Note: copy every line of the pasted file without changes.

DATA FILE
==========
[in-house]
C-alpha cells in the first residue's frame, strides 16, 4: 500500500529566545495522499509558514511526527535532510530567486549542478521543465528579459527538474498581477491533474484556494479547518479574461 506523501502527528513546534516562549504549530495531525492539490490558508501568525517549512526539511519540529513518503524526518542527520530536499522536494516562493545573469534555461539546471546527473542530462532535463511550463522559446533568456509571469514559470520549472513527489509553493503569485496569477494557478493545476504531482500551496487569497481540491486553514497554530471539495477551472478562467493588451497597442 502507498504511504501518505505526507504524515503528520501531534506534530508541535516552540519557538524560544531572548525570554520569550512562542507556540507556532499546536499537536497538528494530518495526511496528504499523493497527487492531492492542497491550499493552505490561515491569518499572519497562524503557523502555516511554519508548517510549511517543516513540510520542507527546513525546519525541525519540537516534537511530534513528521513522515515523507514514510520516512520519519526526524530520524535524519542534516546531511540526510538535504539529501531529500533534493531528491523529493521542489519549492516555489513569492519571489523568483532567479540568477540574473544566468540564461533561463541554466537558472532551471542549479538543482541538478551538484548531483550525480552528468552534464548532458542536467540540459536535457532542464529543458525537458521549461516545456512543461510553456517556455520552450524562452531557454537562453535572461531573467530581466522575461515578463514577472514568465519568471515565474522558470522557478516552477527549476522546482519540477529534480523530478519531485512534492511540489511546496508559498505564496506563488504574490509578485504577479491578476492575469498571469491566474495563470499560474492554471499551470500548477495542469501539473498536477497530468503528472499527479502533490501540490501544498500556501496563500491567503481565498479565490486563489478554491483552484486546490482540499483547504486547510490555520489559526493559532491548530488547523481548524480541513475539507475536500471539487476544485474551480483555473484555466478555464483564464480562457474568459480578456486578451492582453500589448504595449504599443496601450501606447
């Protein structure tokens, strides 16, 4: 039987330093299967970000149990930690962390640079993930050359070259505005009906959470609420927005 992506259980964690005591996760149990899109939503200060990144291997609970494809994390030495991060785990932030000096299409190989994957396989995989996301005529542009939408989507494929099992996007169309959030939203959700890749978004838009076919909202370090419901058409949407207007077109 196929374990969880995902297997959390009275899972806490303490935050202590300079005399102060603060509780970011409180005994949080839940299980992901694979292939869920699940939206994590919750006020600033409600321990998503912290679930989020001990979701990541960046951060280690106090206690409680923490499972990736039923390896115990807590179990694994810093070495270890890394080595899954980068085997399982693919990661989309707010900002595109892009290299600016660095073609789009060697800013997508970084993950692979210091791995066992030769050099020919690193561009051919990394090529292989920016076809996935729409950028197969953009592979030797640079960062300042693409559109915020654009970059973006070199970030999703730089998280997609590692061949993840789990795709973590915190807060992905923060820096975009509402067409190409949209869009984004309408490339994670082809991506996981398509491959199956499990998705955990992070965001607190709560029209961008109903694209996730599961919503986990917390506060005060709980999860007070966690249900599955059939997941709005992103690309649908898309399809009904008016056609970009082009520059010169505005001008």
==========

[in-house]
C-alpha cells in the first residue's frame, strides 16, 4: 500500500529566545495522499509558514511526527535532510530567486549542478521543465528579459527538474498581477491533474484556494479547518479574461 506523501502527528513546534516562549504549530495531525492539490490558508501568525517549512526539511519540529513518503524526518542527520530536499522536494516562493545573469534555461539546471546527473542530462532535463511550463522559446533568456509571469514559470520549472513527489509553493503569485496569477494557478493545476504531482500551496487569497481540491486553514497554530471539495477551472478562467493588451497597442 502507498504511504501518505505526507504524515503528520501531534506534530508541535516552540519557538524560544531572548525570554520569550512562542507556540507556532499546536499537536497538528494530518495526511496528504499523493497527487492531492492542497491550499493552505490561515491569518499572519497562524503557523502555516511554519508548517510549511517543516513540510520542507527546513525546519525541525519540537516534537511530534513528521513522515515523507514514510520516512520519519526526524530520524535524519542534516546531511540526510538535504539529501531529500533534493531528491523529493521542489519549492516555489513569492519571489523568483532567479540568477540574473544566468540564461533561463541554466537558472532551471542549479538543482541538478551538484548531483550525480552528468552534464548532458542536467540540459536535457532542464529543458525537458521549461516545456512543461510553456517556455520552450524562452531557454537562453535572461531573467530581466522575461515578463514577472514568465519568471515565474522558470522557478516552477527549476522546482519540477529534480523530478519531485512534492511540489511546496508559498505564496506563488504574490509578485504577479491578476492575469498571469491566474495563470499560474492554471499551470500548477495542469501539473498536477497530468503528472499527479502533490501540490501544498500556501496563500491567503481565498479565490486563489478554491483552484486546490482540499483547504486547510490555520489559526493559532491548530488547523481548524480541513475539507475536500471539487476544485474551480483555473484555466478555464483564464480562457474568459480578456486578451492582453500589448504595449504599443496601450501606447
């Protein structure tokens, strides 16, 4: 039987330093299967970000149990930690962390640079993930050359070259505005009906959470609420927005 992506259980964690005591996760149990899109939503200060990144291997609970494809994390030495991060785990932030000096299409190989994957396989995989996301005529542009939408989507494929099992996007169309959030939203959700890749978004838009076919909202370090419901058409949407207007077109 196929374990969880995902297997959390009275899972806490303490935050202590300079005399102060603060509780970011409180005994949080839940299980992901694979292939869920699940939206994590919750006020600033409600321990998503912290679930989020001990979701990541960046951060280690106090206690409680923490499972990736039923390896115990807590179990694994810093070495270890890394080595899954980068085997399982693919990661989309707010900002595109892009290299600016660095073609789009060697800013997508970084993950692979210091791995066992030769050099020919690193561009051919990394090529292989920016076809996935729409950028197969953009592979030797640079960062300042693409559109915020654009970059973006070199970030999703730089998280997609590692061949993840789990795709973590915190807060992905923060820096975009509402067409190409949209869009984004309408490339994670082809991506996981398509491959199956499990998705955990992070965001607190709560029209961008109903694209996730599961919503986990917390506060005060709980999860007070966690249900599955059939997941709005992103690309649908898309399809009904008016056609970009082009520059010169505005001008």